This point brings me to another argument that the pro-hunting campaign has been using lately. Many hunters claim that they are responsible for most of Malta’s environmental conservation, for example the planting of trees. While this may sound to be an act of conservation, it is detrimental on more than one level. First of all, the planting of trees that are alien species (i.e. not indigenous to the Maltese islands) does more harm than good, since they reduce the chance for other Maltese plants to thrive in their own environment. Secondly, planting trees so as to attract turtle doves to be hunted defeats the purpose of conservation. Also, the tree planting itself is questionable since it causes a lot habitat modification. Most of the different habitat types in Malta are in a state of decline, and threatened by various other human activities. Planting trees that are not typical of that type of habitat is very damaging to the ecology. It is simply not justifiable to allow spring hunting because trees are planted by the hunting communities.
Despite the lack of validity in all the pro-hunting arguments that I mentioned above, none of these are the reasons why I would be voting NO to spring hunting in the upcoming referendum. The true reason boils down to one simple word. Sustainability! In its simplest of definitions, sustainability is not taking from the environment more than is being replenished. This is the exact opposite to what happens when a bird is killed in spring. Since it is during spring where many migrating birds travel back to Europe to mate and breed, killing such a bird during this time effects the whole population not just by the one that was shot, but also by the four or five offspring that would have been bred had the bird reached its nesting ground.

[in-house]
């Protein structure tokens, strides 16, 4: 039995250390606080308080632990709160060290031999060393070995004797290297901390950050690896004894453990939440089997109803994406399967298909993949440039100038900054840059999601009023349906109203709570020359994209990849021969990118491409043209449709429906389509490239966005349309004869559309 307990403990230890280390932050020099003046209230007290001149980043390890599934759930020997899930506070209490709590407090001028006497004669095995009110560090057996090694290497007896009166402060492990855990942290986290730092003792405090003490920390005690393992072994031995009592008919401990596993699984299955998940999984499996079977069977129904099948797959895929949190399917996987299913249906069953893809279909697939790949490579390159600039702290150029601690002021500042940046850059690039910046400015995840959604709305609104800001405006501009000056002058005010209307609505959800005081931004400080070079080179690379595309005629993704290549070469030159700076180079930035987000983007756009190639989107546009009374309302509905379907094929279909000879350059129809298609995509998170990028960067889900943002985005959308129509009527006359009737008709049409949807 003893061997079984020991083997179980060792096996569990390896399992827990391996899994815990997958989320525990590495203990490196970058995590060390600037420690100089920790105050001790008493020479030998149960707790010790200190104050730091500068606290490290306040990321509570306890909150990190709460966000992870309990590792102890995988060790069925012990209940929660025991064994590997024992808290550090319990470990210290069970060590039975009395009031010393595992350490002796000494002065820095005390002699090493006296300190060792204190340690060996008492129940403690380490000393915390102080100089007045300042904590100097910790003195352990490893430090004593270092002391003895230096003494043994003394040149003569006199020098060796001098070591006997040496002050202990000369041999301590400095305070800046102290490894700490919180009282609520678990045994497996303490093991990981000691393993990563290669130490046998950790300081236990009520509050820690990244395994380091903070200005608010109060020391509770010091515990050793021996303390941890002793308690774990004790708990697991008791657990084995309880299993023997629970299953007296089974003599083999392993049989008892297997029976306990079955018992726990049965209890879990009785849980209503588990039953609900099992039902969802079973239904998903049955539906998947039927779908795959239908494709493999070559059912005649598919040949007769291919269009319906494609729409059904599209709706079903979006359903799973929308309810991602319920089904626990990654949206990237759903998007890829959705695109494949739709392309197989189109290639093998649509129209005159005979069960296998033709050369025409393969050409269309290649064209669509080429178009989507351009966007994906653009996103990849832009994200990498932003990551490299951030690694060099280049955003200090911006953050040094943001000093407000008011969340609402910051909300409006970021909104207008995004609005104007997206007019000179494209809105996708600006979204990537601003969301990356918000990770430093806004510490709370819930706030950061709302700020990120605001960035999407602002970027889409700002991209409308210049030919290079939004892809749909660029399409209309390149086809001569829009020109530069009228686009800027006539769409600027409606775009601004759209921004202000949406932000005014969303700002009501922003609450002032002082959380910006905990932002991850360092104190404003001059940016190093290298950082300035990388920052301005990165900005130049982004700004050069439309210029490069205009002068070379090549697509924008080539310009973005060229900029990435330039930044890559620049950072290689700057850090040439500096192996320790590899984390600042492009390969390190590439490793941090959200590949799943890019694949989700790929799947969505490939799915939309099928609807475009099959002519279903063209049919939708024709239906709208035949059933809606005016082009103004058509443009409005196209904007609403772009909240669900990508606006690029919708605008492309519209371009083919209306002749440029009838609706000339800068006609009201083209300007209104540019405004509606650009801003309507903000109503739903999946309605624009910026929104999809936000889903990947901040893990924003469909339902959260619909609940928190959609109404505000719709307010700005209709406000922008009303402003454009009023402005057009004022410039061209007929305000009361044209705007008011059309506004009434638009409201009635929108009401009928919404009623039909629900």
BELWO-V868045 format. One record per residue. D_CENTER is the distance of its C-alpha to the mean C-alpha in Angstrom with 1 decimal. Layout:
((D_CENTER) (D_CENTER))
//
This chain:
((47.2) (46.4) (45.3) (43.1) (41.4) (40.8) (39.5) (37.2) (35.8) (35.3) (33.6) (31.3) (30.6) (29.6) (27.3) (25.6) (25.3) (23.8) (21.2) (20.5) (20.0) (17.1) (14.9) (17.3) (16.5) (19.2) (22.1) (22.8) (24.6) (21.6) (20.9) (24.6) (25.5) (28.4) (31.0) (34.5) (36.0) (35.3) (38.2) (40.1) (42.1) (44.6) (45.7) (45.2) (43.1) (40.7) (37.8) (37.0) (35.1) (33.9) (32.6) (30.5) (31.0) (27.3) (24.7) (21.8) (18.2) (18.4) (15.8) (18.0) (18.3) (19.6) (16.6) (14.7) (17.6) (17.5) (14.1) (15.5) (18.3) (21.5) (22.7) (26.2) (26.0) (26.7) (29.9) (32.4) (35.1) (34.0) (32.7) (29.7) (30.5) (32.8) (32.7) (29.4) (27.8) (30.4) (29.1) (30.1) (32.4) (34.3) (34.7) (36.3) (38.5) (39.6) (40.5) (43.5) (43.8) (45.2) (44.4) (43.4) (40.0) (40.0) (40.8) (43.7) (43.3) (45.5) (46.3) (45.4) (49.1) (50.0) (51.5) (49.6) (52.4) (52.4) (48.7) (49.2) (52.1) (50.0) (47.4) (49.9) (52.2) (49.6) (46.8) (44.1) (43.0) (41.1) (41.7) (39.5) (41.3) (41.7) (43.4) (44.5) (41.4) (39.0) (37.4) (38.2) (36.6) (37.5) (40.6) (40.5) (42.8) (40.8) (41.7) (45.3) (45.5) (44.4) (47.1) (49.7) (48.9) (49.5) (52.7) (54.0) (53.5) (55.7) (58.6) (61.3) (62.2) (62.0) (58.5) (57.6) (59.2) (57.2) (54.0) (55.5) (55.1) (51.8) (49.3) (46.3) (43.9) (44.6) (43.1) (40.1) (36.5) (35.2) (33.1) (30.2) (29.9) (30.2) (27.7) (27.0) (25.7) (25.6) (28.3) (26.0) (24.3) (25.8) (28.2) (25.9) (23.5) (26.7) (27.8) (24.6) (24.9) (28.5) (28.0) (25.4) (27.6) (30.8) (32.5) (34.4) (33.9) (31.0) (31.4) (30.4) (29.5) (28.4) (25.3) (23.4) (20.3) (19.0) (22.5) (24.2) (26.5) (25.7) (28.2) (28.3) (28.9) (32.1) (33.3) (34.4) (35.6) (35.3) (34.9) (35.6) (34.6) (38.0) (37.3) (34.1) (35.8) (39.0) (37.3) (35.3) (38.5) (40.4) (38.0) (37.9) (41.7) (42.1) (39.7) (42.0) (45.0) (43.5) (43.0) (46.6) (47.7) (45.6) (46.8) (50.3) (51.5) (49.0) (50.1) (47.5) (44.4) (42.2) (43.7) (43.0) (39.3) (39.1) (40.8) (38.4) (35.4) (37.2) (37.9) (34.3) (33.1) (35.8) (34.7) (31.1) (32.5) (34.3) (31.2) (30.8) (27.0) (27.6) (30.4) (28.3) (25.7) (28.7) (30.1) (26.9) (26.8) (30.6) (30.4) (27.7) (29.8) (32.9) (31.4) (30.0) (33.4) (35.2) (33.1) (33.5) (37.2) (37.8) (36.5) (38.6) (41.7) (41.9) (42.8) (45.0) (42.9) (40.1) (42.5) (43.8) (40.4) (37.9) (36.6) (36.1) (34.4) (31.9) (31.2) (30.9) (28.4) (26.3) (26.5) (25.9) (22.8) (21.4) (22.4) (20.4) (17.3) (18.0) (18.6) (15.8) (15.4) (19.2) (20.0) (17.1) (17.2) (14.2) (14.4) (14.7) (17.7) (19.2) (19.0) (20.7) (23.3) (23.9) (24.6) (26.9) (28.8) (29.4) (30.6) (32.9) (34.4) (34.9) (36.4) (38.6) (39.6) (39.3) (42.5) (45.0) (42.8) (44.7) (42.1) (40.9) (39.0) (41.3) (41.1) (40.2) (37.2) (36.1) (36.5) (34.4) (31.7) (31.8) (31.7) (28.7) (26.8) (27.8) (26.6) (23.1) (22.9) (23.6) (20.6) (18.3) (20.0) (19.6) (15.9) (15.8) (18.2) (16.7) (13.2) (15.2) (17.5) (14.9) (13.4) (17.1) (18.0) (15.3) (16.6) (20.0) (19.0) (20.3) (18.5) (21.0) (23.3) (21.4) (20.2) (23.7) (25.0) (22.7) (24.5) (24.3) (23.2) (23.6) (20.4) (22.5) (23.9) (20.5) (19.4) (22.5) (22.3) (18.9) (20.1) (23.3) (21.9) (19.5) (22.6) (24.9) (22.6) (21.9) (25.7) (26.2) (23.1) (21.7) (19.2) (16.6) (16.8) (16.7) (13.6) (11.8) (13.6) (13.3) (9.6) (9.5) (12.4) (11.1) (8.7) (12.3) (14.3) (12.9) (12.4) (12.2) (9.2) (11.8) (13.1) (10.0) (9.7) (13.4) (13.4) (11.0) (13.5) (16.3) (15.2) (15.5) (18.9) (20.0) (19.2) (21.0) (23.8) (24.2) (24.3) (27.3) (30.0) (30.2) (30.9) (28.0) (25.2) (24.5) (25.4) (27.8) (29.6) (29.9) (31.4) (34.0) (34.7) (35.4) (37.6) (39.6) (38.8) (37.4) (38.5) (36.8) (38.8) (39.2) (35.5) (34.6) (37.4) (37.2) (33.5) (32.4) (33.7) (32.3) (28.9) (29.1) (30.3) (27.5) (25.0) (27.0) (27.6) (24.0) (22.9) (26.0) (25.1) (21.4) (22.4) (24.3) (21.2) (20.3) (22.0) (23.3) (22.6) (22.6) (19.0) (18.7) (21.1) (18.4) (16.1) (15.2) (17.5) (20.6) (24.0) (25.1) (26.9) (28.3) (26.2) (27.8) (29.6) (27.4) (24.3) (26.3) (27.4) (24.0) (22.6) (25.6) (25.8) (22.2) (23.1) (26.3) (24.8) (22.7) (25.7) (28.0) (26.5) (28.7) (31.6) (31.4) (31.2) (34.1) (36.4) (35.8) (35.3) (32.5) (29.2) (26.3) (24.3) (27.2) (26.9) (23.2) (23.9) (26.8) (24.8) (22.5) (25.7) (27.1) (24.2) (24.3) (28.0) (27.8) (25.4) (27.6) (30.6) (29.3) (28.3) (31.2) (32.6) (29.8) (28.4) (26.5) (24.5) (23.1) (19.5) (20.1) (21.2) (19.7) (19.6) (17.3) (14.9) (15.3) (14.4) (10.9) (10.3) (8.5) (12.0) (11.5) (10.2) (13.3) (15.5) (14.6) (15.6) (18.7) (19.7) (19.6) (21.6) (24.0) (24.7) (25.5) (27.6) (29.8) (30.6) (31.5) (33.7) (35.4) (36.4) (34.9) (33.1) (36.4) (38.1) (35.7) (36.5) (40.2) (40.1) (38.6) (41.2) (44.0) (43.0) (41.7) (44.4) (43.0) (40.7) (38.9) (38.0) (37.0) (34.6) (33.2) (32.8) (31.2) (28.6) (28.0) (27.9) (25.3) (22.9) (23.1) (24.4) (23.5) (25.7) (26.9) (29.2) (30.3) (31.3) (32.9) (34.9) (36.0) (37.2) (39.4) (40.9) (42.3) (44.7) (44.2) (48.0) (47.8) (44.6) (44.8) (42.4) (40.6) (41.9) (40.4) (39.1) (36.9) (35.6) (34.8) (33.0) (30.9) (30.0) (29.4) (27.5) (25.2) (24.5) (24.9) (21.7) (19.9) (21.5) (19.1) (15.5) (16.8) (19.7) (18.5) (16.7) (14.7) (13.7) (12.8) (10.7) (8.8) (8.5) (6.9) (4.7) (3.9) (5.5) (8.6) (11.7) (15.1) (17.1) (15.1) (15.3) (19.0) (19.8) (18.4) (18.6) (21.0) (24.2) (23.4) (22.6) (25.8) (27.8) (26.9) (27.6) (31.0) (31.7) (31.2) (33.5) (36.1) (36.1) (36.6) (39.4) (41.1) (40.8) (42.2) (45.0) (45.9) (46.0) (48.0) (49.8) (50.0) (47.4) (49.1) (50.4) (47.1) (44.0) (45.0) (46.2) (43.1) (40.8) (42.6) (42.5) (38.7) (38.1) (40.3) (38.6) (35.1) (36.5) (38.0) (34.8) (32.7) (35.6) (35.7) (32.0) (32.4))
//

It is this reason that should help people realize that spring hunting, no matter how short the season is, can never be sustainable. As opposed to hunting in autumn, were numbers to the overall population would have been replenished by the new breed, spring hunting takes much more from the environment than it gives back, leading to the conclusion that it can never be sustainable. Some might argue that yes, other countries do hunt in spring, so why not us? The truth is that many countries take measures to breed game birds in some quantities so that they can be hunted without drastically effecting the overall population. A measure that was never considered by any of our governments! Isn’t it time to start including such methods so as to make the autumn hunting season more sufficient, and thus avoid the need for any derogation?
The campaign is still in its early phase. A solid two months remain before the big day arrives. It is my hope that during this period the people realize what is truly best for our country’s environment and understand that in the long run, it would be in our best interest to vote NO on the 11th April, for ourselves and for our future generations so that they too can enjoy the beauty of such magnificent creatures before migrating populations are reduced to the point where we don’t see them anymore!